Buyer's Advice

We see a lot of real estate transactions from this angle and there are some recurring themes.  Without being preachy, here are a few tips that may help you be a better buyer.

Buy The Real House.  Really?  Yes - the house as it is.  A lot of people don't buy the house they looked at or closed on ... they buy the house in their imagination after improvments, enhancements and a copious amount of HGTV myth and end up a little disappointed when they open their eyes to the house they just bought.

Look With Eyes That See.  Spend as much time looking over your prospective home as you did your last car.  The average for both is about thirty minutes.  Open the windows.  Look under the sinks.  Go outside and examine the brick or siding. Turn on the ceiling fans.  Take the time you need and look critically at the property, but don't be rediculous.  This is traditionally a seller's market - if you demand concessions and expect a big price moderation, expect to lose a lot of homes to more serious buyers.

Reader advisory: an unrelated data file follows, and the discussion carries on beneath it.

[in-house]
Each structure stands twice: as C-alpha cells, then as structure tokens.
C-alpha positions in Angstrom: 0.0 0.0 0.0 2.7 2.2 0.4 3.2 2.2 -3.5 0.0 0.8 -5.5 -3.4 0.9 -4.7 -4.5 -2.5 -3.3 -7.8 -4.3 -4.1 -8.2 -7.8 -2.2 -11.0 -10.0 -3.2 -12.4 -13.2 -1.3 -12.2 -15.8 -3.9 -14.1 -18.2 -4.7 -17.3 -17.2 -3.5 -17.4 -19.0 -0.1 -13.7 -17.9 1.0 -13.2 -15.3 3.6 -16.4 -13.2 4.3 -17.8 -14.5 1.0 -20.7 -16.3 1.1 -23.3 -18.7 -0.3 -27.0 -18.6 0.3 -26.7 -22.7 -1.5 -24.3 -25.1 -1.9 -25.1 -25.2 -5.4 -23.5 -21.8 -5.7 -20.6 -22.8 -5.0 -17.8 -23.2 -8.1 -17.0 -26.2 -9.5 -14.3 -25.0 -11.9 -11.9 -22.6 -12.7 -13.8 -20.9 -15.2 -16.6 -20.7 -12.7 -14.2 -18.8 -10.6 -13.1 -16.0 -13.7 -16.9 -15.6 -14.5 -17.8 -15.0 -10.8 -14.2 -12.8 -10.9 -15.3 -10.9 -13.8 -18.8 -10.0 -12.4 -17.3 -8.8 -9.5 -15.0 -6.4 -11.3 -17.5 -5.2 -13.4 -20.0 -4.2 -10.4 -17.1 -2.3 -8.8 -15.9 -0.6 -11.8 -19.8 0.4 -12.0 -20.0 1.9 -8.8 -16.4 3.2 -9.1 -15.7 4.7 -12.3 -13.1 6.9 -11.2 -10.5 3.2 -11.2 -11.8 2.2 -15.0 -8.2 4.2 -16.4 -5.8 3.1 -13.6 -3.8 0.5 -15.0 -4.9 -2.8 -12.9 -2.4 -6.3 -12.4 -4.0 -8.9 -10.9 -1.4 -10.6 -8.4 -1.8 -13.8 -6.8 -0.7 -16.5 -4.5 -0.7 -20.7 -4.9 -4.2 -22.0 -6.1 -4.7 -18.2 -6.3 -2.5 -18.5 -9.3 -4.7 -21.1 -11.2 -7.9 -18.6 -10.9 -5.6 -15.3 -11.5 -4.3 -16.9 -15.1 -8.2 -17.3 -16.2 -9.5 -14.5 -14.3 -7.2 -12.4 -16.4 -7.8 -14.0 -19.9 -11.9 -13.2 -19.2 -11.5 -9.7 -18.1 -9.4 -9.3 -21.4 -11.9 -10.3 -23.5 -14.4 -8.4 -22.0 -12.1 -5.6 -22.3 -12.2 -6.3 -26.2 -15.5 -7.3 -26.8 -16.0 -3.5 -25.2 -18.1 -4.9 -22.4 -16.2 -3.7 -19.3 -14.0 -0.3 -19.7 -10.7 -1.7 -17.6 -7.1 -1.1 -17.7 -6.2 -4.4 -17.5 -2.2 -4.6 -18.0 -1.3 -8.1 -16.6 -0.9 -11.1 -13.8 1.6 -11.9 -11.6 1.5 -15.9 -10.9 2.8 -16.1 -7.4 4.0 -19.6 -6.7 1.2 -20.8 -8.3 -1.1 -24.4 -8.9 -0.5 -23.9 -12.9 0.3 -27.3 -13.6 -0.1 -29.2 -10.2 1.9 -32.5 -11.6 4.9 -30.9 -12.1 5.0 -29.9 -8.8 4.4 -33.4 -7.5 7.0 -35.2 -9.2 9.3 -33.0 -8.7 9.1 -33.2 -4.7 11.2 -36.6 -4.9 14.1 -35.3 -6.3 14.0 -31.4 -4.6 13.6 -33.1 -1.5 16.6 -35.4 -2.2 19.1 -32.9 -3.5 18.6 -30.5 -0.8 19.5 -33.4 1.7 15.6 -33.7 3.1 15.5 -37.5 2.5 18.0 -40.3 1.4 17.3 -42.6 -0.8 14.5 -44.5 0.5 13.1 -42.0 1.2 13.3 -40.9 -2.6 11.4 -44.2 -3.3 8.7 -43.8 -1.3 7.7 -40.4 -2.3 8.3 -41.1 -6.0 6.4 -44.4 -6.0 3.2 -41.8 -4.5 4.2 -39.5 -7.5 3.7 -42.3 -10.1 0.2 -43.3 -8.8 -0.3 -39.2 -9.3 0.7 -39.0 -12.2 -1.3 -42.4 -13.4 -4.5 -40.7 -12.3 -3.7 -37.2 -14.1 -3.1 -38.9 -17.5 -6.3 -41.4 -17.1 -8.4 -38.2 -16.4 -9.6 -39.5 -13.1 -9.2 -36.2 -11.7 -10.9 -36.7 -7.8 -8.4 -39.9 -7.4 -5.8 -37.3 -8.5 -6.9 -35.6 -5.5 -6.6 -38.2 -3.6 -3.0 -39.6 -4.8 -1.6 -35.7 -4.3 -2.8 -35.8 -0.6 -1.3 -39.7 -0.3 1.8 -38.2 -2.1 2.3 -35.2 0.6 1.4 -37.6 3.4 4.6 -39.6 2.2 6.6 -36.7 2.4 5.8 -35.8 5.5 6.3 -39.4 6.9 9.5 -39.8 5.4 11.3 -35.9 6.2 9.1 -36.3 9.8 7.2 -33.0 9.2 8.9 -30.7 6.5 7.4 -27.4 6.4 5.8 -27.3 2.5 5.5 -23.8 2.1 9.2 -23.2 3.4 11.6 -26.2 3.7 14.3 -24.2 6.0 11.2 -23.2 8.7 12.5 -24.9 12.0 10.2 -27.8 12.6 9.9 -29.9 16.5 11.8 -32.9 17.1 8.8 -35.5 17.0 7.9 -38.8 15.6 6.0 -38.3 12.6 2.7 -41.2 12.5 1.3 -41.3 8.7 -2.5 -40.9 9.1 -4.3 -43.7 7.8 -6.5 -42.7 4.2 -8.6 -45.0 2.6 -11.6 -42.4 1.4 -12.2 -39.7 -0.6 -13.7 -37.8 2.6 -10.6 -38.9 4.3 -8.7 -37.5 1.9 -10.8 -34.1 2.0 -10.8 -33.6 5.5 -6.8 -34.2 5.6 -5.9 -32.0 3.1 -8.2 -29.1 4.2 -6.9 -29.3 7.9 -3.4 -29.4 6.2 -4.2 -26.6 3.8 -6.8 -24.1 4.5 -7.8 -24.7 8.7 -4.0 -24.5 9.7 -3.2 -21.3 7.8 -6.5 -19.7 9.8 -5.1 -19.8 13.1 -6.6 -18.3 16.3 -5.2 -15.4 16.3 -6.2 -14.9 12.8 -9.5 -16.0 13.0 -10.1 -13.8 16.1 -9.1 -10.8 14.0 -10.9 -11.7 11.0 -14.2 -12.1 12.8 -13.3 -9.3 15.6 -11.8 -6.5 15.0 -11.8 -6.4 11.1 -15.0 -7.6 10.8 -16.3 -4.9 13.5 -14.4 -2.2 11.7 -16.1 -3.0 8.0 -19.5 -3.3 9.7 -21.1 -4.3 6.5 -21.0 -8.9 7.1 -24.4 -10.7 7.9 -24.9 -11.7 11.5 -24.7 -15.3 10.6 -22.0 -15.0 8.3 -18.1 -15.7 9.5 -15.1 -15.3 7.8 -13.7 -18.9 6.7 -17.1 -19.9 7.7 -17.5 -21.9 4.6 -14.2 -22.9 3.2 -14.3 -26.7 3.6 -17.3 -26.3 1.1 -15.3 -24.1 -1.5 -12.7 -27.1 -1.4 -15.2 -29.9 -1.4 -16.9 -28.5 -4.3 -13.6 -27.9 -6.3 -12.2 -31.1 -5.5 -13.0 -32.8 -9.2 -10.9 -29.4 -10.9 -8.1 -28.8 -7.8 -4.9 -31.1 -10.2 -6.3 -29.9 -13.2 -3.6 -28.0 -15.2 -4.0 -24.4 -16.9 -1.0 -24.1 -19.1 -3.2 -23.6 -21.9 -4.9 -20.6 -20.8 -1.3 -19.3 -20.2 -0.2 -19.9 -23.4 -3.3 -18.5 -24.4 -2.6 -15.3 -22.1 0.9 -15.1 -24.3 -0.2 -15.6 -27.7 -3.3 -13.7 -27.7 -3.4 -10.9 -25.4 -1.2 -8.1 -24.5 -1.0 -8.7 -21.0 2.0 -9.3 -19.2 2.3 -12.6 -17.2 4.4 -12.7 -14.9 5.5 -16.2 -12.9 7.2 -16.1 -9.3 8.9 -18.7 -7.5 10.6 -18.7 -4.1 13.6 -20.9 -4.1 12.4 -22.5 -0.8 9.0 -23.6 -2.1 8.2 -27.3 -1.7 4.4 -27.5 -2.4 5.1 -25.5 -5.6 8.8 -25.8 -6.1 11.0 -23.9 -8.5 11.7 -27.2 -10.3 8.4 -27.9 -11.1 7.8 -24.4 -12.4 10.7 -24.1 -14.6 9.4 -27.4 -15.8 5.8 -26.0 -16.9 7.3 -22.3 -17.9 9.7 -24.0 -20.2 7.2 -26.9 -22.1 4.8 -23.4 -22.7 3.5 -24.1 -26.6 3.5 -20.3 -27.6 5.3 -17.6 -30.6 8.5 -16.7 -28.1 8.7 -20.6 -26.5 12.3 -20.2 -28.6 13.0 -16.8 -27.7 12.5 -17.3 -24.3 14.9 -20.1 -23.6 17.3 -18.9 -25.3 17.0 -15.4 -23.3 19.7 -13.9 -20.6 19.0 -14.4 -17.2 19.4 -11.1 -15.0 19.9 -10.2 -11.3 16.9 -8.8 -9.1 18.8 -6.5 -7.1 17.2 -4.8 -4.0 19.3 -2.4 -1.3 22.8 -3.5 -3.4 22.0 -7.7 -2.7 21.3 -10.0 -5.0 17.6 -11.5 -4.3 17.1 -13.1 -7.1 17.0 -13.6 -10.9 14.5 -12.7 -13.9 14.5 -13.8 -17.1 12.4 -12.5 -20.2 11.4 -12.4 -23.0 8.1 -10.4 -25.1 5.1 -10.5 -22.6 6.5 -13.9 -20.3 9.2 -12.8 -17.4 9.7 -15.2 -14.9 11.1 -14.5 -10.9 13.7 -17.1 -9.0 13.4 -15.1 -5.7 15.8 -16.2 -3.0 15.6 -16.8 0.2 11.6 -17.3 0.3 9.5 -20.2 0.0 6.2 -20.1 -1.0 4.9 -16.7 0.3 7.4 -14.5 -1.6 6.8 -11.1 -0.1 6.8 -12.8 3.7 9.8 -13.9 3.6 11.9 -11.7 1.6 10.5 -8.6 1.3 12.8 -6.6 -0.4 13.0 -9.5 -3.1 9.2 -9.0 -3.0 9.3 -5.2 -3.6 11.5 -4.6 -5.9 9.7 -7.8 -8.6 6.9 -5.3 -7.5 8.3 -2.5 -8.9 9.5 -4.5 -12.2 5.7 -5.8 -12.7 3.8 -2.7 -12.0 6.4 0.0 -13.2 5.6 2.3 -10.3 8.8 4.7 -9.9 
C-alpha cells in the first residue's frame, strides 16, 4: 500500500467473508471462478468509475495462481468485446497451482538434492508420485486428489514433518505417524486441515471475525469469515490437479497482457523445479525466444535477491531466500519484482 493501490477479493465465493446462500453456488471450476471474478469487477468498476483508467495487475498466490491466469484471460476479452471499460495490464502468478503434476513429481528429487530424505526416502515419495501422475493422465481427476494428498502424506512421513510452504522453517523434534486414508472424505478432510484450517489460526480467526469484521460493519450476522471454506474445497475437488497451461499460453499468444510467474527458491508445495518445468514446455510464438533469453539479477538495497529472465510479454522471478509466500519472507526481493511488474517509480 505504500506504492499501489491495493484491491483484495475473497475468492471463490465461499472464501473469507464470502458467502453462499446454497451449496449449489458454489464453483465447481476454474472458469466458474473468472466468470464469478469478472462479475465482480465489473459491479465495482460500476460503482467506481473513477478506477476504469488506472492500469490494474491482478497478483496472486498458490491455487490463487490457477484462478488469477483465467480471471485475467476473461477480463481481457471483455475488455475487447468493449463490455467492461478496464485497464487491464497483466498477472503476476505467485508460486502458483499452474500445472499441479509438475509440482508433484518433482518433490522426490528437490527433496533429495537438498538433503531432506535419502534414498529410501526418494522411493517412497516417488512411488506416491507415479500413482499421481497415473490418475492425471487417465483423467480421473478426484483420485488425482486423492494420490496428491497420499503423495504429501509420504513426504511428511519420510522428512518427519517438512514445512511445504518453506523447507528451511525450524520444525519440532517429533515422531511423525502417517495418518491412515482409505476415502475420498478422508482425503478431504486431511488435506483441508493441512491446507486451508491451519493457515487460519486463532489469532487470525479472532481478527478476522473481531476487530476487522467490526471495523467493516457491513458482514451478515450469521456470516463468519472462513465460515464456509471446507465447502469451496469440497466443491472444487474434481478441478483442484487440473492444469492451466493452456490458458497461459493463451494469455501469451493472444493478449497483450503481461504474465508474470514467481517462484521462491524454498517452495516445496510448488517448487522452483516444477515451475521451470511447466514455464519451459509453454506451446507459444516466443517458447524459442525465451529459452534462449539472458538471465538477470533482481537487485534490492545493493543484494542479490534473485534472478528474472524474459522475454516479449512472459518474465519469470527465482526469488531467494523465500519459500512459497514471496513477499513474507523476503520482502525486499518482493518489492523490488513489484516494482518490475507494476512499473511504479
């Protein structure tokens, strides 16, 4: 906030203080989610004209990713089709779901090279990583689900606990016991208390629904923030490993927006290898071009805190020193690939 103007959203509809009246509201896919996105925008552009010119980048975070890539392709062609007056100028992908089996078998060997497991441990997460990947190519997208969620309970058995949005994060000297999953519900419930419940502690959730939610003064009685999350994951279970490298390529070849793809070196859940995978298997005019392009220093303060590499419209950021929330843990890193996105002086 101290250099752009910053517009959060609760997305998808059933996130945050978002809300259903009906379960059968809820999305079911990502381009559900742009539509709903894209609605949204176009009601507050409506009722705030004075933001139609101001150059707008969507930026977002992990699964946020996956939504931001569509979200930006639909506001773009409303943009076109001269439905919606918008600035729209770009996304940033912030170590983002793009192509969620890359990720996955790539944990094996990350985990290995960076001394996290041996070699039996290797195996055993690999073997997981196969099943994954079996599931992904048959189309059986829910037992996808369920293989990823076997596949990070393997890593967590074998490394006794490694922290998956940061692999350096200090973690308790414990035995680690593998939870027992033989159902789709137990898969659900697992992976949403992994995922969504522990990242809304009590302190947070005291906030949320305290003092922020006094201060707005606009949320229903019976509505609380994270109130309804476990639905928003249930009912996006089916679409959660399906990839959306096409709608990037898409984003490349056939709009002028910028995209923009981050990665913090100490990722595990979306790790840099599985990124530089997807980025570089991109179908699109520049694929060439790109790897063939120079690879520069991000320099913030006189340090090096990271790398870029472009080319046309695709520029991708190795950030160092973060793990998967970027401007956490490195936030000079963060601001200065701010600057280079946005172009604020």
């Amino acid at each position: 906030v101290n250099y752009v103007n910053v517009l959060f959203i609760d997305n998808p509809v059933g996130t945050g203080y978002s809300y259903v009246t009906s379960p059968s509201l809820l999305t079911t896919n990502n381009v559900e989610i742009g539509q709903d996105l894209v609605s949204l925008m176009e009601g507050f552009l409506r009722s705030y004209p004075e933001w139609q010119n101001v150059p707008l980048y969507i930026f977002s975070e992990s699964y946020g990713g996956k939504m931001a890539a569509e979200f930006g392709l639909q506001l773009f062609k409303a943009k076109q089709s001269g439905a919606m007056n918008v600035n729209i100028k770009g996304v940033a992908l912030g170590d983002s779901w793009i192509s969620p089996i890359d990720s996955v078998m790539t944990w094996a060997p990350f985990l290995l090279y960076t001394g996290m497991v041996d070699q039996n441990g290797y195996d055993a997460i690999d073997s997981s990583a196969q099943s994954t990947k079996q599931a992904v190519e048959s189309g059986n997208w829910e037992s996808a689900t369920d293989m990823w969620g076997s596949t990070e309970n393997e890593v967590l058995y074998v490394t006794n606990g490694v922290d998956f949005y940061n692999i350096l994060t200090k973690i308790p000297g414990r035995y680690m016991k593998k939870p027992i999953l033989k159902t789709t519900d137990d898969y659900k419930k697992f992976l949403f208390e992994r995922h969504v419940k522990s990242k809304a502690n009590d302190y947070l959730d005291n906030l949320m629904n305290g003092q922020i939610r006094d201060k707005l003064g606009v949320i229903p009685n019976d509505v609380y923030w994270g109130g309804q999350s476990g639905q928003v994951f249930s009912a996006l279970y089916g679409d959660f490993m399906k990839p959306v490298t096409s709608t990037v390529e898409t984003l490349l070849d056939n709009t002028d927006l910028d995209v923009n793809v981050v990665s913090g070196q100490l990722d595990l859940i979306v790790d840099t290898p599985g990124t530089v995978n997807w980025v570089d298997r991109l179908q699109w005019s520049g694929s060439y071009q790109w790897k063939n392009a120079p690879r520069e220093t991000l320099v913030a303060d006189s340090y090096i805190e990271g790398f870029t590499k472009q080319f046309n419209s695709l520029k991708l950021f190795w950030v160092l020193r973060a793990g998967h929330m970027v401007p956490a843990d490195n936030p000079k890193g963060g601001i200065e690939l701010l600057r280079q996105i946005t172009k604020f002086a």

Make sure you have emergency money set aside.  This is basic financial advice, but perhaps more so if you are buying property.  All houses have flaws, all insurance policies come with deductibles.  Make sure there is cash left over when you are done to turn those devasting emergencies into mere inconveniences.

Ignore the cosmetic and look at the structure.  As a home inspector, I've seen young buyers walk away from well-built, structurally superior homes in good locations with some dated appointments in favor of fresh paint and fake stone countertops in cheaply built homes in bad neighborhoods.  You can always paint, change the carpet, freshen up the cabinets or put granite on the counters.  Home improvement shows may be the worst thing that has ever happened to real estate buyers because the expectation for what people have seen is rarely within their budget.  We "only" have $185,000 for this kitchen remodel.  Right.

Use a Realtor.  This is serious business with big money at stake.  There is certainly a time and place for DIY, but buying your next home is not it.  If you wouldn't do your own plumbing or take out your own appendix, then make a smart choice and choose a professional to handle your real estate purchase.  If they aren't a REALTOR, they are just salespeople.

More content coming soon - you can always ask me questions on my Facebook page.